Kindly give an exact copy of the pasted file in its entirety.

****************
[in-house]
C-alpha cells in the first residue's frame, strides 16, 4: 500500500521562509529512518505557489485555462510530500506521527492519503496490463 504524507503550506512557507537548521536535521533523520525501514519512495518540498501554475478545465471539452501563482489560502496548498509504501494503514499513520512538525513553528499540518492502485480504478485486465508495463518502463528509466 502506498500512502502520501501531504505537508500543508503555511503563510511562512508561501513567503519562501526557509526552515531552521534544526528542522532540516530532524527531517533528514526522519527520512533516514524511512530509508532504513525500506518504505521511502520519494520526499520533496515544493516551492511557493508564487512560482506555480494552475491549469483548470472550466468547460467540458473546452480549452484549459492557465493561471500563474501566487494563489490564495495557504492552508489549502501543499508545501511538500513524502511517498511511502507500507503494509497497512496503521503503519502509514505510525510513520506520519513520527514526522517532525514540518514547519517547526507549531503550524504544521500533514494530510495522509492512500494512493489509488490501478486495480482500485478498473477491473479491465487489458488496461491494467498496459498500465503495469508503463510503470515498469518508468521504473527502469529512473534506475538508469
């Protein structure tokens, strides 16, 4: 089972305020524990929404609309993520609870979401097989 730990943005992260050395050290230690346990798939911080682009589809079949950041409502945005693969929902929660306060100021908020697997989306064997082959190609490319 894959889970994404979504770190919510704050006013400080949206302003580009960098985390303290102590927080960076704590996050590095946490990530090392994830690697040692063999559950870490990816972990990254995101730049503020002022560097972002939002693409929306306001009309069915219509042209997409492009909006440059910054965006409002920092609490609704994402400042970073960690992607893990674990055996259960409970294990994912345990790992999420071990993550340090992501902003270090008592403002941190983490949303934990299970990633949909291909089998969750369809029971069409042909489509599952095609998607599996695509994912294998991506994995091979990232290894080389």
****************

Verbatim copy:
[in-house]
C-alpha cells in the first residue's frame, strides 16, 4: 500500500521562509529512518505557489485555462510530500506521527492519503496490463 504524507503550506512557507537548521536535521533523520525501514519512495518540498501554475478545465471539452501563482489560502496548498509504501494503514499513520512538525513553528499540518492502485480504478485486465508495463518502463528509466 502506498500512502502520501501531504505537508500543508503555511503563510511562512508561501513567503519562501526557509526552515531552521534544526528542522532540516530532524527531517533528514526522519527520512533516514524511512530509508532504513525500506518504505521511502520519494520526499520533496515544493516551492511557493508564487512560482506555480494552475491549469483548470472550466468547460467540458473546452480549452484549459492557465493561471500563474501566487494563489490564495495557504492552508489549502501543499508545501511538500513524502511517498511511502507500507503494509497497512496503521503503519502509514505510525510513520506520519513520527514526522517532525514540518514547519517547526507549531503550524504544521500533514494530510495522509492512500494512493489509488490501478486495480482500485478498473477491473479491465487489458488496461491494467498496459498500465503495469508503463510503470515498469518508468521504473527502469529512473534506475538508469
């Protein structure tokens, strides 16, 4: 089972305020524990929404609309993520609870979401097989 730990943005992260050395050290230690346990798939911080682009589809079949950041409502945005693969929902929660306060100021908020697997989306064997082959190609490319 894959889970994404979504770190919510704050006013400080949206302003580009960098985390303290102590927080960076704590996050590095946490990530090392994830690697040692063999559950870490990816972990990254995101730049503020002022560097972002939002693409929306306001009309069915219509042209997409492009909006440059910054965006409002920092609490609704994402400042970073960690992607893990674990055996259960409970294990994912345990790992999420071990993550340090992501902003270090008592403002941190983490949303934990299970990633949909291909089998969750369809029971069409042909489509599952095609998607599996695509994912294998991506994995091979990232290894080389």